Another aspect can be called cultural. A virus that originates and spreads in China seems to have been regarded as a Chinese virus that would somehow only be a Chinese problem. Somehow, in the Netherlands and the UK the notion that this is a Chinese virus has even been linked to the development of 5G connectivity. Terrorists have put fire in several cell towers to prevent the spread of the virus. One cannot help but wonder whether the political and scientific response would have been just as slow if the virus would have first occurred in Germany or in the USA. Despite decades of globalization in which China was absolutely central, the country is still seen as so differently oriental that things that happen there do not affect the West. At a more limited scale one notices something similar in the fast response by Singapore with its vast majority of citizens with Chinese origins to the outbreak in China, coupled with its incredible neglect of Singapore’s South Asian migrant workers, as if they did not exist.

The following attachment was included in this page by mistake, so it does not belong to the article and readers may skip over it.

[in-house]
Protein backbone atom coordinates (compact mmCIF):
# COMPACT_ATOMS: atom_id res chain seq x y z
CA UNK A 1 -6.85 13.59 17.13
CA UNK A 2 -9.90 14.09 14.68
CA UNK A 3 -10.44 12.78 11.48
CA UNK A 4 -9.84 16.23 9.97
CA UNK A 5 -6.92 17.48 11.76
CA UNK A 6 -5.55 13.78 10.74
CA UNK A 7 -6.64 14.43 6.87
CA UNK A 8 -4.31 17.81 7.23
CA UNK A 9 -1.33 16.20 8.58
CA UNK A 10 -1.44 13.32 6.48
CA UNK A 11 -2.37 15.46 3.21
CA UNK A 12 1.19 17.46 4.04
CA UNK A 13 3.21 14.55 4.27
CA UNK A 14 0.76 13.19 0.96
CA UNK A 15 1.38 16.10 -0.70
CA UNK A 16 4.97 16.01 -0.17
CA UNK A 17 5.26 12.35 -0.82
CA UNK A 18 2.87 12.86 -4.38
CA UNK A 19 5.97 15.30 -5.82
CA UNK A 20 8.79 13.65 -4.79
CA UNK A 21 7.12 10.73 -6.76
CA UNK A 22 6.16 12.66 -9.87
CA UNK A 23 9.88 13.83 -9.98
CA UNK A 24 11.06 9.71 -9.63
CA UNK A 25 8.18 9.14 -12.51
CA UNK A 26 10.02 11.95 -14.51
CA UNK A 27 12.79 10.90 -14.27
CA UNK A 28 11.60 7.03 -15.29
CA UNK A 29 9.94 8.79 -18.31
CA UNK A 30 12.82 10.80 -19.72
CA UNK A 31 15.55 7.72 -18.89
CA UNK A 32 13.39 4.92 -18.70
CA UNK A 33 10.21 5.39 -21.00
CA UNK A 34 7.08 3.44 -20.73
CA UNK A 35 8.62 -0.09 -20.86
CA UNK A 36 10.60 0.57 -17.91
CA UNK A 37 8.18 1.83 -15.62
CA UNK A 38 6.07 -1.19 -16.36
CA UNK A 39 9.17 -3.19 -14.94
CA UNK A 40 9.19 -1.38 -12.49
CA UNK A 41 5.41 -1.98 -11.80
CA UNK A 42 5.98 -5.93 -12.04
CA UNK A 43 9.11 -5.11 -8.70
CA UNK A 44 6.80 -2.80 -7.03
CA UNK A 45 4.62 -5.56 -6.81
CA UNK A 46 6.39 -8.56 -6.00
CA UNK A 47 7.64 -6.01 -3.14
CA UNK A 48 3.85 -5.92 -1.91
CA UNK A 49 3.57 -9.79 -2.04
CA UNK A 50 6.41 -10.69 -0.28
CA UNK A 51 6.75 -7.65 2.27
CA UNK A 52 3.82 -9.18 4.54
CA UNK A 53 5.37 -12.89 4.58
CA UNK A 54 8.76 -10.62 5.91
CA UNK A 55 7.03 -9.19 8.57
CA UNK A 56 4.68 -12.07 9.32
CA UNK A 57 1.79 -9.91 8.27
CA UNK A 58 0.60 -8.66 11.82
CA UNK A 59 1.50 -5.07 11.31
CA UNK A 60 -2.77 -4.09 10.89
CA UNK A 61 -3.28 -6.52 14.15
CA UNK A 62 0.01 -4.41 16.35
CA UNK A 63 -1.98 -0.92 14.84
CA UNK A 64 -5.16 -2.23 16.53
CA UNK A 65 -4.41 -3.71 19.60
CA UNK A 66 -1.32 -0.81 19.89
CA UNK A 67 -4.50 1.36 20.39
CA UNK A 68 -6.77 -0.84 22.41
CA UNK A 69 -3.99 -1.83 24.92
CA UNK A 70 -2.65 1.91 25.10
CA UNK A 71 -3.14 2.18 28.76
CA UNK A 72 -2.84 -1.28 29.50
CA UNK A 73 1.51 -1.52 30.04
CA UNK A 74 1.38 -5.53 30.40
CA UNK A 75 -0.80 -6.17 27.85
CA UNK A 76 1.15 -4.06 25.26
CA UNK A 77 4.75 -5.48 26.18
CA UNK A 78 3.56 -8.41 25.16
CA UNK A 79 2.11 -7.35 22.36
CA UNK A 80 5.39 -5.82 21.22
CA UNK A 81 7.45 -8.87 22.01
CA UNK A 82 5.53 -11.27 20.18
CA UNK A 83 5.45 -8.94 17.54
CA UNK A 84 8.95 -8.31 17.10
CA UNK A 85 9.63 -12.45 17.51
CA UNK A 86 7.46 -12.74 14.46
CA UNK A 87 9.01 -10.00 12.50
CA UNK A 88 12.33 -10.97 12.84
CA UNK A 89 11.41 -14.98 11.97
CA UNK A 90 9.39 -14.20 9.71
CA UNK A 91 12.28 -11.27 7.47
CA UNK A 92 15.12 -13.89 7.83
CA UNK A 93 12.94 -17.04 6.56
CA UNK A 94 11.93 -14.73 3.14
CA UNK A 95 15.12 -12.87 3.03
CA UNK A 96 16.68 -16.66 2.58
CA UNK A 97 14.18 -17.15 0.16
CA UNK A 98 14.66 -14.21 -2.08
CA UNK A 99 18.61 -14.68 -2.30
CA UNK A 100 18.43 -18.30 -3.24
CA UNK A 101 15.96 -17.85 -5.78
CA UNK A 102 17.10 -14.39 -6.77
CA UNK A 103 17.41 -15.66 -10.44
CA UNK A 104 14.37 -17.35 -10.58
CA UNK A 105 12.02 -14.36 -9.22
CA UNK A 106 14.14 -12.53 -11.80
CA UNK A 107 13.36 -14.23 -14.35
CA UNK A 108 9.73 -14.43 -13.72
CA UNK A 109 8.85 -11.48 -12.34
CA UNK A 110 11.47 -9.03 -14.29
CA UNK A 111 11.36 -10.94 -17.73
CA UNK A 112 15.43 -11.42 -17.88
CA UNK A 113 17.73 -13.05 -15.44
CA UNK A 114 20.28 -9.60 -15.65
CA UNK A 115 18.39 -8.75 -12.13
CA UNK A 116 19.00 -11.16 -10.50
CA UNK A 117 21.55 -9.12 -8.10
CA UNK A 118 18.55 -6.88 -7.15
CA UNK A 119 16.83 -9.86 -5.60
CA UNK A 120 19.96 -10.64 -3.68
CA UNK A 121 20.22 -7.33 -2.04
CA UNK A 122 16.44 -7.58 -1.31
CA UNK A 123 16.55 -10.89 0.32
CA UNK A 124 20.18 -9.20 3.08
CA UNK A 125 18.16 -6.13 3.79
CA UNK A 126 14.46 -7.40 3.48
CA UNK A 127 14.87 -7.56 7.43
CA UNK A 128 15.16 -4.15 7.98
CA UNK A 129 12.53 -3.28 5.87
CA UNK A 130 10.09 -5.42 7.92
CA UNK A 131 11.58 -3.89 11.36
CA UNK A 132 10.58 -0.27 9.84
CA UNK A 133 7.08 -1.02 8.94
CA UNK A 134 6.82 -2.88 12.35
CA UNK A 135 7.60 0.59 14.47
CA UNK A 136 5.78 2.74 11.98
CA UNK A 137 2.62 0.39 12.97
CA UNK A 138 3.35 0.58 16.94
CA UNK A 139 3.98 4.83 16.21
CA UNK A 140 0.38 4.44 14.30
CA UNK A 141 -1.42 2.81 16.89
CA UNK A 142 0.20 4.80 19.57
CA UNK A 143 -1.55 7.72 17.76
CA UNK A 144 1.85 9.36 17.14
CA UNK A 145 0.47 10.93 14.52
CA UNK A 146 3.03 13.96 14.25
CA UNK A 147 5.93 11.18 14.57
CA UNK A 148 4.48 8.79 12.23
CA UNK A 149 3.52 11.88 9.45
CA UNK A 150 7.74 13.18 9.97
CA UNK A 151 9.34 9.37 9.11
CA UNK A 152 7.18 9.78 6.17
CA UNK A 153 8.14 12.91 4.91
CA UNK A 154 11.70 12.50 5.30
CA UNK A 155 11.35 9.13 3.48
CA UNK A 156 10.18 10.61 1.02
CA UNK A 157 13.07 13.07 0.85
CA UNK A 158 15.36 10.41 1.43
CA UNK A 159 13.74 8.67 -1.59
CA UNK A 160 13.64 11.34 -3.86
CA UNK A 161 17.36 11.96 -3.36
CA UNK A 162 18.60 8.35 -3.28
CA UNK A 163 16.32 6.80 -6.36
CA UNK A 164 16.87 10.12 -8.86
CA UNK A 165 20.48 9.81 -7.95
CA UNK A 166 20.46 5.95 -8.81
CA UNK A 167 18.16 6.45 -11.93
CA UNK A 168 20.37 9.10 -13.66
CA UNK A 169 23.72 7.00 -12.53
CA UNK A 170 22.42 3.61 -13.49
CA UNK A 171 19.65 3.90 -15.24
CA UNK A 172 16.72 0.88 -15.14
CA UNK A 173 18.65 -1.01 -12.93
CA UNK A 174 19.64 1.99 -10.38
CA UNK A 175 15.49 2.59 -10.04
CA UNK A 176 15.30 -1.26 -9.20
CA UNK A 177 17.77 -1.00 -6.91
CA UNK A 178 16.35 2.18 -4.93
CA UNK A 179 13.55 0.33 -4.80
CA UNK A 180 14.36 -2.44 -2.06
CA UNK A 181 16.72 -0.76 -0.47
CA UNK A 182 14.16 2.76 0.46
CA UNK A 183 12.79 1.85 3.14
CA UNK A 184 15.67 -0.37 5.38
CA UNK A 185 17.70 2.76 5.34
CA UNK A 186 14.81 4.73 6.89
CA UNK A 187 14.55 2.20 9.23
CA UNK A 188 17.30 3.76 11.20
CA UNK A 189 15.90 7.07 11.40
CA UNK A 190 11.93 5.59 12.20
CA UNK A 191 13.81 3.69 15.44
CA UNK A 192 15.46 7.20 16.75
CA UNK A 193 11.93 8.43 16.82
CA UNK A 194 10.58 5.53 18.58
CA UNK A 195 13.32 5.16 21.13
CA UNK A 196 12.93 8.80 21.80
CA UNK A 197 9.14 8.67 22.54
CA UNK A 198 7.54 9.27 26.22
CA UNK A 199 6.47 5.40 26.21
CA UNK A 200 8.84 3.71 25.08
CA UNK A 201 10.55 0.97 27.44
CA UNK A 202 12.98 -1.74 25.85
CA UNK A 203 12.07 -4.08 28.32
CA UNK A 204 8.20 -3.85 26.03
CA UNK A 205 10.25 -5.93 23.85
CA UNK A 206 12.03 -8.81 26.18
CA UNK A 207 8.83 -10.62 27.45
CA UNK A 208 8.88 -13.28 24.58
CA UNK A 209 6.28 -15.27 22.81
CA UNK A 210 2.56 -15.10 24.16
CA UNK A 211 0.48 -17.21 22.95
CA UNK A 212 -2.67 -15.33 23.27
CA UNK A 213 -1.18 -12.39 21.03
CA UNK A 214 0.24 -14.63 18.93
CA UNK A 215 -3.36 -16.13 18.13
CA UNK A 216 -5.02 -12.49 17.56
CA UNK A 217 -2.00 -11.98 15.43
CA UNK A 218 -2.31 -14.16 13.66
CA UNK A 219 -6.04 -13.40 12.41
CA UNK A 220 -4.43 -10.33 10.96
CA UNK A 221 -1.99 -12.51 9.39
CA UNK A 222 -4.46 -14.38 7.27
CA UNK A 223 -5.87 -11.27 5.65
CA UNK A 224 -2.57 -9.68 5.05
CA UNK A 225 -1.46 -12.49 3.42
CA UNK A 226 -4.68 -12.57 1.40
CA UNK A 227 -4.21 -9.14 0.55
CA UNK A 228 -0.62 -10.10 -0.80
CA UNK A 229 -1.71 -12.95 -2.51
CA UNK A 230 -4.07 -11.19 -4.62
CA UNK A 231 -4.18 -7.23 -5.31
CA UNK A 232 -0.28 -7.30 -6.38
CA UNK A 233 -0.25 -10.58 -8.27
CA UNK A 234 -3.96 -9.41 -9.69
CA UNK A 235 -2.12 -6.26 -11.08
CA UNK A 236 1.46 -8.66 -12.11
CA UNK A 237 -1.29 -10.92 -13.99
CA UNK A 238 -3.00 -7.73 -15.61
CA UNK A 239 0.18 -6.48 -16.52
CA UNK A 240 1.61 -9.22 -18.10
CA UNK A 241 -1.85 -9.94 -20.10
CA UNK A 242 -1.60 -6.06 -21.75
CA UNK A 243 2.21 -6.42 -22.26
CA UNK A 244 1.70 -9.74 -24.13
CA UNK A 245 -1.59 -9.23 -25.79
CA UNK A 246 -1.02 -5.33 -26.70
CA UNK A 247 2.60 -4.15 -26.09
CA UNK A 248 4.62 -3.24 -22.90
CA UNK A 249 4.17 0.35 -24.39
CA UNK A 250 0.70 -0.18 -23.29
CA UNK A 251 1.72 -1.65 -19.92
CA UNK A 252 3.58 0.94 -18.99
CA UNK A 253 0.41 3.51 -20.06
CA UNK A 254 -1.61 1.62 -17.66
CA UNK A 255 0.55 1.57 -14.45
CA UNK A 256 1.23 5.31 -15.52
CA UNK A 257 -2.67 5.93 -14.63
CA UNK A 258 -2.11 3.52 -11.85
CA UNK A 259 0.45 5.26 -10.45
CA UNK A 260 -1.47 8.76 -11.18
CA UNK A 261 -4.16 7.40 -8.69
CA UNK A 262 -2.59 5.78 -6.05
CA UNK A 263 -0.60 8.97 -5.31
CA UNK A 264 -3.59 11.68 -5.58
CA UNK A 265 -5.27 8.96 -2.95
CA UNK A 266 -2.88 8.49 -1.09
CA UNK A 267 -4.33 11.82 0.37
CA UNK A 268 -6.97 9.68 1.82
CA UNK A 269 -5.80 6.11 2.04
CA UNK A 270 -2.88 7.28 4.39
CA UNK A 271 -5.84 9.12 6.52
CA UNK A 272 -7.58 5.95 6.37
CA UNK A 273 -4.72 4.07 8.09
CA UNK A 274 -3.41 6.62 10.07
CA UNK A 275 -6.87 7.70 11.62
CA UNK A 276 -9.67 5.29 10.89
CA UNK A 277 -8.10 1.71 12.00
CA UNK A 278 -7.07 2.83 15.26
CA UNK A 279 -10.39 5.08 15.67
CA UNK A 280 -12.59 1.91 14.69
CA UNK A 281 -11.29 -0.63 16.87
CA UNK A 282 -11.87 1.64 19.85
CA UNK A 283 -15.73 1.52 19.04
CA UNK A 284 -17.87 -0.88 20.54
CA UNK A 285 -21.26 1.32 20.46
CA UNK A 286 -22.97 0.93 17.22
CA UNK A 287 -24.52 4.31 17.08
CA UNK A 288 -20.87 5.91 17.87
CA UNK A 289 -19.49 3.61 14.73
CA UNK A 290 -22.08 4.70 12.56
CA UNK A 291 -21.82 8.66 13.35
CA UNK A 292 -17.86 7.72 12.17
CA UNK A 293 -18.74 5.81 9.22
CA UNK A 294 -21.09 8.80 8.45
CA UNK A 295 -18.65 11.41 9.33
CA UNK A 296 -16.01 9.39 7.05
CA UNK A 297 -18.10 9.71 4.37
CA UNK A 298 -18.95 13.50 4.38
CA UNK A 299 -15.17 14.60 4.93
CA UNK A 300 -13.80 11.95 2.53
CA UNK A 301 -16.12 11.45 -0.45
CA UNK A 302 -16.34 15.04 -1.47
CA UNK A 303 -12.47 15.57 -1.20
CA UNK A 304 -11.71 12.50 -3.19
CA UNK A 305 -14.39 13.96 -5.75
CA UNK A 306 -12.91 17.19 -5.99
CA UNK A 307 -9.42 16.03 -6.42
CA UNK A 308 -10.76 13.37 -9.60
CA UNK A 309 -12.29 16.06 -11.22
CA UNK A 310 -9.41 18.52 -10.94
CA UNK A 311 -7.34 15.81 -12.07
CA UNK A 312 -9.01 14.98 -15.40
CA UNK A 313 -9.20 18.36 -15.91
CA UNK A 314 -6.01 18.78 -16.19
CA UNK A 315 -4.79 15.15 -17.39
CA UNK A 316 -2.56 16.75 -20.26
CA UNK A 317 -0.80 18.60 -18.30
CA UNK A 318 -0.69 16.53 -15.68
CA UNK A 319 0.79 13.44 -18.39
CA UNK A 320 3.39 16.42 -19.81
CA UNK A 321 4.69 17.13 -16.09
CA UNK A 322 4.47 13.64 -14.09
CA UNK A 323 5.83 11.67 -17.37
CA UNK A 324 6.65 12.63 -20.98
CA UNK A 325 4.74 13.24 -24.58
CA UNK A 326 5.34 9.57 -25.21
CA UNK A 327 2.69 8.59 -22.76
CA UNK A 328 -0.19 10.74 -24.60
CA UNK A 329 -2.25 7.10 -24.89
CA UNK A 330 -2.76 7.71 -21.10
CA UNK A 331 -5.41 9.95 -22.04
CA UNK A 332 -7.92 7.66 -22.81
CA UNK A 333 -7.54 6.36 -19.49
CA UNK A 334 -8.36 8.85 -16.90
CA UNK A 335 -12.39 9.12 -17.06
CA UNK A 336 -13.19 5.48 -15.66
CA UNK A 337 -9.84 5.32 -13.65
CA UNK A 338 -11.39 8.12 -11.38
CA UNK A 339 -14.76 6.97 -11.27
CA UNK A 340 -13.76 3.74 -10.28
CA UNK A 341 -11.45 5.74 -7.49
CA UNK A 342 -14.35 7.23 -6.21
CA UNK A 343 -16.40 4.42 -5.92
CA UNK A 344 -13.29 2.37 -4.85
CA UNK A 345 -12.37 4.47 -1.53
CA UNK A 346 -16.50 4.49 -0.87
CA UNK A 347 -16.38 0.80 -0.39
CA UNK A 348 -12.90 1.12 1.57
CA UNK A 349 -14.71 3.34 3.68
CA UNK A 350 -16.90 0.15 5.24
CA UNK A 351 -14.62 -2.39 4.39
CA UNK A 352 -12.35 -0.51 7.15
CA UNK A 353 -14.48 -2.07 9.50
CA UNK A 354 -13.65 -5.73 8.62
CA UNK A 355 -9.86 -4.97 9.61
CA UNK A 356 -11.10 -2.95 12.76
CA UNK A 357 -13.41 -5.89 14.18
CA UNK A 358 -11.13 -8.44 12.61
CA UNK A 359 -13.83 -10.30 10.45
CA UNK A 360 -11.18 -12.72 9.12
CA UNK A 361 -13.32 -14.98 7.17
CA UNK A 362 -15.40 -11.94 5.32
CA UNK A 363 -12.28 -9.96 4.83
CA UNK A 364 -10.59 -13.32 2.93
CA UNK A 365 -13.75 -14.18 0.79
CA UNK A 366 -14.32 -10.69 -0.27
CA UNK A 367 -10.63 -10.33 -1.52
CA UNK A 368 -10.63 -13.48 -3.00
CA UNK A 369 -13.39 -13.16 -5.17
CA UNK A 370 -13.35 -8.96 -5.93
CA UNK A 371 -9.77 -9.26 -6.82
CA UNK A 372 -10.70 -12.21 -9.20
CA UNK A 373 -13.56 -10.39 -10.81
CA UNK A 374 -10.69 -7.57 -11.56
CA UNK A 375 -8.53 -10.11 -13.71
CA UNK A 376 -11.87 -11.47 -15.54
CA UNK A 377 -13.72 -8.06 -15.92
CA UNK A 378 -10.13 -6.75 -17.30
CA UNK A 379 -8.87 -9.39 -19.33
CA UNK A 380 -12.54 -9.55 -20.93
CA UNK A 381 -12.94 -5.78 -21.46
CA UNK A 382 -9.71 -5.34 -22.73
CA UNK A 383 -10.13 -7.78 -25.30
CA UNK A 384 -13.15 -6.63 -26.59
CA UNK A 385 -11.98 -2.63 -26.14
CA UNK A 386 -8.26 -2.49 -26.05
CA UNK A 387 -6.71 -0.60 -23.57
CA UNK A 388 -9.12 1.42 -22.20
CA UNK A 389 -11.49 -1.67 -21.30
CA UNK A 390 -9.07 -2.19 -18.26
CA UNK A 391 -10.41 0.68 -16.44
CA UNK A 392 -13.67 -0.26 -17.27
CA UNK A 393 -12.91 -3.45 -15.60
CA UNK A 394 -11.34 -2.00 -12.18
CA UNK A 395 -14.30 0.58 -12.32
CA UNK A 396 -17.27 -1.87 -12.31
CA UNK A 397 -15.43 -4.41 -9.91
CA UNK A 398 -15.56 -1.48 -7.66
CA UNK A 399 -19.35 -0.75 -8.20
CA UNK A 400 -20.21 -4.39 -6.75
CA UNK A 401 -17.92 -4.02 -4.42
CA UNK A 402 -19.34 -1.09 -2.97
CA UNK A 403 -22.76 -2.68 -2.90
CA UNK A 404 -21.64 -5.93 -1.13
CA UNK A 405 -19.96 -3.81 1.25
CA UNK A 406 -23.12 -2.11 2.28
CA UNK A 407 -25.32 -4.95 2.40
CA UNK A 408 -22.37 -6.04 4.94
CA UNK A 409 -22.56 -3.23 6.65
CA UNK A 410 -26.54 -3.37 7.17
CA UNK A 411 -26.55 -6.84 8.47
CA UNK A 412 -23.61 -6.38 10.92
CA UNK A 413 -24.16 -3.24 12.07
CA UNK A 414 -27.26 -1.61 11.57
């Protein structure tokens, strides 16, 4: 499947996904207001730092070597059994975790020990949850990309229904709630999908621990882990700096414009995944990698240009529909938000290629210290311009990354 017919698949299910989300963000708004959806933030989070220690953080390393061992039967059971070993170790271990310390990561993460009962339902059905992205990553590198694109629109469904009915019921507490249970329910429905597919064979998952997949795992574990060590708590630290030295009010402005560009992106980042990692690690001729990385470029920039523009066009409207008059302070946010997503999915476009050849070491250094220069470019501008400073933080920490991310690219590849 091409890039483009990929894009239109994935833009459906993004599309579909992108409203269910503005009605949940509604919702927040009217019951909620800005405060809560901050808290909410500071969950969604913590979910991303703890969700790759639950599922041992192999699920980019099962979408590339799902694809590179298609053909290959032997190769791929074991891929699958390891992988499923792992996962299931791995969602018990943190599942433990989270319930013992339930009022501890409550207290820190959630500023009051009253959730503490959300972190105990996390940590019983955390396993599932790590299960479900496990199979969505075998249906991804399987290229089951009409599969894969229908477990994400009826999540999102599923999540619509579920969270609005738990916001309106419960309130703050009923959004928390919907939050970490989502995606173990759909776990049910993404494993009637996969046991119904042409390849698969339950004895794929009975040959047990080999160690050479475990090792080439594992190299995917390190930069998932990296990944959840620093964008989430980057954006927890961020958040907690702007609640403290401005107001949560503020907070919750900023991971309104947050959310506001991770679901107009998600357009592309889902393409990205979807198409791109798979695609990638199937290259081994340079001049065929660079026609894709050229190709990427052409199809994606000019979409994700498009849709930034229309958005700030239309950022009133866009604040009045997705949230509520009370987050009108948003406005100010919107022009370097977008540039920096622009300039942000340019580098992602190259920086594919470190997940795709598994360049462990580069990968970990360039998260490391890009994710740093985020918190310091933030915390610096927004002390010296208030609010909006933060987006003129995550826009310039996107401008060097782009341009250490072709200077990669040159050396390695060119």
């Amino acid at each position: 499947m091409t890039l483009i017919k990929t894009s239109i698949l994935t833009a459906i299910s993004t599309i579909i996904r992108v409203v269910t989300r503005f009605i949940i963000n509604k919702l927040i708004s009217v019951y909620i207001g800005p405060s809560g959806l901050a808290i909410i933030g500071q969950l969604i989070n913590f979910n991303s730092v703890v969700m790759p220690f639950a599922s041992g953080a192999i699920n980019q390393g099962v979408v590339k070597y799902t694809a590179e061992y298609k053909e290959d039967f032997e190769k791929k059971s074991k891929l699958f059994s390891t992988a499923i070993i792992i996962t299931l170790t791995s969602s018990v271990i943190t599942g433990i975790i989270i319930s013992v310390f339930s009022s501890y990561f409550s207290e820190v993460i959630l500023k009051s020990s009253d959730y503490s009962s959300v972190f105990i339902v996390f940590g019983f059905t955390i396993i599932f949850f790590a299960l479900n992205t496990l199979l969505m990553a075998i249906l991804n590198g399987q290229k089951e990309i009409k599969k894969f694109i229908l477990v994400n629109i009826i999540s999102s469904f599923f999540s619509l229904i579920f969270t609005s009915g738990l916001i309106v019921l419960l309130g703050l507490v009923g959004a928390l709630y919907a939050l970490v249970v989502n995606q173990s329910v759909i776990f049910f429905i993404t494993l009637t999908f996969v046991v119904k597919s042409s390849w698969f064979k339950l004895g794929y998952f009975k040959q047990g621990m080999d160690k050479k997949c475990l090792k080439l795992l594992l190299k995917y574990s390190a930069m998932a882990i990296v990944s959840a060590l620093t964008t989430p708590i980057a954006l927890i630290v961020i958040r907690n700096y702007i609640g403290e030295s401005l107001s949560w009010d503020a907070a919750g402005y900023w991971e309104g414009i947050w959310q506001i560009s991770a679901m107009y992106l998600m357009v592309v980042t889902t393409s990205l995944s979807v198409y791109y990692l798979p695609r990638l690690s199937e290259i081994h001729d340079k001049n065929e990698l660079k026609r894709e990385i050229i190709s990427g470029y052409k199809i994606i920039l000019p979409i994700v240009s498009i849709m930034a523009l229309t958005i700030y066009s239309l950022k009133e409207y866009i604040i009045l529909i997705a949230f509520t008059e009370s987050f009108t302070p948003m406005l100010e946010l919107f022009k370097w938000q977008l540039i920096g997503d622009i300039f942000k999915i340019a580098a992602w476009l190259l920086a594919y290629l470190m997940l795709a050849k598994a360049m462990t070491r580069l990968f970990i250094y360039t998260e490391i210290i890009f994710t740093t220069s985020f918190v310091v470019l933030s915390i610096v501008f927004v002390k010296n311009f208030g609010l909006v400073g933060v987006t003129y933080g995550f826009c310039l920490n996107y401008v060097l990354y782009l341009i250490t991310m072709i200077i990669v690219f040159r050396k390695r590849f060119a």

Despite all the claims that we have to show solidarity in this crisis of humanity, it is clear that the world’s inequalities and racial differences are becoming even more clearly pronounced. After an initial period in which Chinese and other Asians, living in Western countries, were subjected to vilification as carriers of the disease, Chinese authorities have, for some racist reason, targeted Africans living in China. Anti-foreign xenophobia in the country is rampant. In South Asia, millions of poor migrant workers are made to suffer in the lockdowns, while statistics show that in the US African Americans and Hispanics die disproportionately.